I remember awhile back there was discussion about "wet lockers".
Mark had some good ideas about"not so wet lockers"
I am dealing with my "rot lockers" right now, and want to come up with a bit dryer hatch arraingement.
I'm also wanting to upgrade the lockers themselves to be stronger and less likely to rot.
I can't find the discussion.Does anyone have a link?
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Old 13-07-2013, 14:43   #2339
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Re: Trimaran - Especially Searunner - Owners

sea dragon, rot is a function of moisture in the air (which you have in spades), a food source (untreated wood) and the unlikely possibility of something drying out. Sort of like the fire triangle of heat, air and fuel. If you can eliminate one side of the triangle (or two) you will have a good chance to eliminate rot in your lockers.

My suggestion is to tent over the area for a period to eliminate fresh water from making the locker wet, place a good fan to move a lot of air to improve the drying of the wood, then seal the wood with epoxy resin. Be sure to then provide a way for moisture to drain out (limber holes through the underwing). Making the hatch lids watertight is nice, but not necessary as long as the wood is sealed and the new water can drain away.

Stabilizing the damaged wood is possible with epoxy resin, but you may need to splice in some new wood to reinforce the damaged sections. Just be sure you have coated everything with fresh epoxy.
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Old 16-07-2013, 06:57   #2340
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Re: Trimaran - Especially Searunner - Owners

Sea Dragon...

WING DECK HATCHES:
Since we are revisiting this issue, I went to the boat and took a batch of photos. It was good to empty out my starboard wing locker anyway, because they tend to become catchalls if you don't do a yearly purge. Mine had...

Roy has given you good advice in going about your repair. You can then fair out the newly DRY wood and fill the rot that got dug out using "Microlite". Next you can apply 4 coats of grey pigmented epoxy, in 1 day. The following day you sand in there (to a total glaze), to get everything relatively smooth, and knock down the razor sharp tits. This "prep" stage will have thin spots, so it is followed by 4 MORE coats of epoxy. The net result ends up being about 5 coats thick, and is very consistent in thickness. If the somewhat translucent grey pigmented epoxy is not totally opaque, the coating is to thin...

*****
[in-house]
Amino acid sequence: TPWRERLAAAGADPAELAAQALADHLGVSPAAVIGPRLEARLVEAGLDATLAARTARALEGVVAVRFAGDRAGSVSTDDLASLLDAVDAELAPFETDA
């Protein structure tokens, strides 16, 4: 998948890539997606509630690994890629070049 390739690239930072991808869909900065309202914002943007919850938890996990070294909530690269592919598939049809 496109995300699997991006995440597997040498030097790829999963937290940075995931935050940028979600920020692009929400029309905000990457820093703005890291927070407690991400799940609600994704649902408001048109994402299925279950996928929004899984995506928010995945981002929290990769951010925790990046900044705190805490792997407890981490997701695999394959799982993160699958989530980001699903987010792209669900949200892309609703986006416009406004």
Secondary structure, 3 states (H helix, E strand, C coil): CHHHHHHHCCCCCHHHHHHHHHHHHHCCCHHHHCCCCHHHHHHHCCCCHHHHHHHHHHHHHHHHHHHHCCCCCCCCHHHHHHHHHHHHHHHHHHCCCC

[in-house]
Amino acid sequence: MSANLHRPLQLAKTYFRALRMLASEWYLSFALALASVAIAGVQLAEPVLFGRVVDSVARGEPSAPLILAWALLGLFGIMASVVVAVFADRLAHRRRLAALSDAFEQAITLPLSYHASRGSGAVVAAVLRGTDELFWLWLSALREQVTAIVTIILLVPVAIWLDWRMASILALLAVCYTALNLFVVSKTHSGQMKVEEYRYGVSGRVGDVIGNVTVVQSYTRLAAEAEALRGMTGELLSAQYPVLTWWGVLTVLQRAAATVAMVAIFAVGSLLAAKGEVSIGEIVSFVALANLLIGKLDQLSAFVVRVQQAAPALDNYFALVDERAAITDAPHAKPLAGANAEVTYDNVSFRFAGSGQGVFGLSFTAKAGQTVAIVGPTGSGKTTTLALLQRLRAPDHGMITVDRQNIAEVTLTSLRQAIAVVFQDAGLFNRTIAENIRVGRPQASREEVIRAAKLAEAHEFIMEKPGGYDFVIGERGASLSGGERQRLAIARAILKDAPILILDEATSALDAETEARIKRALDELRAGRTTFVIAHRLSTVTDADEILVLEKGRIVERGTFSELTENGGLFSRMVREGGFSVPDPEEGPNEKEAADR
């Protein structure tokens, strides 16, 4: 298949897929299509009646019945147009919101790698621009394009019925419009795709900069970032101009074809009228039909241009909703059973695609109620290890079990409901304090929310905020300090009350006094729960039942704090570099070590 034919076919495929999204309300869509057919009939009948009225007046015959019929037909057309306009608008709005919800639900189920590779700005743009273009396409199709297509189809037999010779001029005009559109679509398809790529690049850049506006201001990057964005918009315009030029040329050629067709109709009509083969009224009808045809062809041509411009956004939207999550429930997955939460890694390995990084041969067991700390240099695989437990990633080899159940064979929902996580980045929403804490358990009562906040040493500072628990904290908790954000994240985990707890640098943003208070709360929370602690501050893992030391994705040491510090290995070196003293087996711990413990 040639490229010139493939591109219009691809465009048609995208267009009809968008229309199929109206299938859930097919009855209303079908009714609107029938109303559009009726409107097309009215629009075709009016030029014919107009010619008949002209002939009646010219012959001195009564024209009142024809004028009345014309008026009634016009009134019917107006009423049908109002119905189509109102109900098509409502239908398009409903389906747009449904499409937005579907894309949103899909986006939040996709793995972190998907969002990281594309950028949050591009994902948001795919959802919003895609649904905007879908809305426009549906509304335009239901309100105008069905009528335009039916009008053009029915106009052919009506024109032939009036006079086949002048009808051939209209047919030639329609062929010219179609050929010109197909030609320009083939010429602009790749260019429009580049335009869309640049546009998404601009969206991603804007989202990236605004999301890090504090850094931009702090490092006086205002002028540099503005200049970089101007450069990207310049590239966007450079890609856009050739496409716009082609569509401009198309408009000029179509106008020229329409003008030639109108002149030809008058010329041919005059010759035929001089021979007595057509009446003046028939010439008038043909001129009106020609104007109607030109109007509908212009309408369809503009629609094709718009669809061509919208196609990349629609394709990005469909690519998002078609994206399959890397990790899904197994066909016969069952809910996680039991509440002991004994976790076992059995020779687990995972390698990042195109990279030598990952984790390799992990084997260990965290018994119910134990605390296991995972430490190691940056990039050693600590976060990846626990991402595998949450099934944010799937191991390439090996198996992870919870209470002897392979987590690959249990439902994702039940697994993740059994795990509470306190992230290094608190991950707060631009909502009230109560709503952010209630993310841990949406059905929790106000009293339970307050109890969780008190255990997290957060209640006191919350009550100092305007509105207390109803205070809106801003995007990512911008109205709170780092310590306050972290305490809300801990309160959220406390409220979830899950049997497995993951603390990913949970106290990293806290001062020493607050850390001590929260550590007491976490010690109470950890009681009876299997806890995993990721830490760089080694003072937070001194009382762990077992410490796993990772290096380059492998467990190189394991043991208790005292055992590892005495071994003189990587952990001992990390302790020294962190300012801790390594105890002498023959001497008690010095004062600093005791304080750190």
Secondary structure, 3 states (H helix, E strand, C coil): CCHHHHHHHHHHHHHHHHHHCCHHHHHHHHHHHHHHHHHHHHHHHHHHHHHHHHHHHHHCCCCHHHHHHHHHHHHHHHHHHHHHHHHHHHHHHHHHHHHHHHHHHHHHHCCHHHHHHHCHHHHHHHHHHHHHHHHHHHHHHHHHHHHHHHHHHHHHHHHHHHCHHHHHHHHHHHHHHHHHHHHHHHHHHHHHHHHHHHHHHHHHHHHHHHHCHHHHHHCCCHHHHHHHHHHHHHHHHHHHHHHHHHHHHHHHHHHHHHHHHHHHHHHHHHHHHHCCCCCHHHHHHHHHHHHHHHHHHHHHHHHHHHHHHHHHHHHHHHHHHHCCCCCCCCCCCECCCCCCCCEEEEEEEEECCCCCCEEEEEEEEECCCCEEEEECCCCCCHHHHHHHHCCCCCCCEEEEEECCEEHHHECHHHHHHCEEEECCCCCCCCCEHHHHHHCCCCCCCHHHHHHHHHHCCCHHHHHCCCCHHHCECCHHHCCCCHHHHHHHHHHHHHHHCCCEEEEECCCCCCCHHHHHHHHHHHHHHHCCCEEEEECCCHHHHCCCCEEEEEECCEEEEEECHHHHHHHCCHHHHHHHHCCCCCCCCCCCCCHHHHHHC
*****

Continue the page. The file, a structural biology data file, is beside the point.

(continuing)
If this anchor locker were being built from scratch, actually glassing the interior parts before assembly would be best, but other than glassing of the bottom, it is not practical after the fact. Epoxy coating in there as I described, will definitely do the trick!

Once you do this properly... Roy is correct that these "wet lockers" will hold up fine, with or without dry hatches over them. I made a 30 gallon holding tank out of the portion of the hull itself that is under the head, by making huge fillets all around and applying 3 layers of 10 oz fabric, followed by 8 coats of epoxy. It has worked as a holding tank just fine, at a fraction of the weight of all alternatives.

SO WHY USE DRY HATCHES?
I did this partly due to John Marple's advice, but primarily to preserve the contents of the lockers. I do have the standard 2" drains below, but with very effective wave deflectors over them. I also have a Nicro solar vent in the dry hatch to maintain an air flow. This keeps the locker's contents both dry and mildew free. It also prevents corrosion and/or rust of metal stuff, like ground tackle or SCUBA gear.

You can see this one locker's FX16 and other contents on deck. This sort of stuff will get really nasty if left wet 24/7 for years! The waterproof wire gland in there, btw, is where I wired in my ama's emergency flood water float switch.

The well epoxied floor in the locker got a piece of of thin sheet vinyl from Lowes just layed in there, to prevent dings from the ground tackle. You can also see that I notched both the combing (on the downhill side), AND the hatch skirt. This is for the passage of the anchor rode, if needs be.

Now that I have a windlass on deck, I ALSO put my 35lb Delta primary in there when making a passage, rather than leave it on the bow roller. It actually fits on top of all this other stuff! This "notched lid" allows passage of the chain, which I tie down along the edges incrementally, to keep it from flopping around.

Bear in mind that I just took these photos, and it is going on 18 years since launch. It is still perfect in there. The contents hold up well too! On a really nasty passage to windward with deck sweeping waves, some water does get in there, but not much. Rarely, If it is warranted, I quickly rinse the contents upon landfall. Then with the cross ventilation provided, it all dries out and STAYS that way. So... these "dry hatches" are 99% water proof at sea, and 100% waterproof during the majority of the time when the boat is stationary.

If you store fenders and plastic jugs out there or similarly impervious items, it doesn't matter, but for us, it REALLY makes a difference. We put all manner of stuff out there that will live longer if kept dry.

These Nicro solar vents btw, will last for decades if you seal up the wire openings in the motor housings with silicone caulk. It was bad engineering as is.

Mark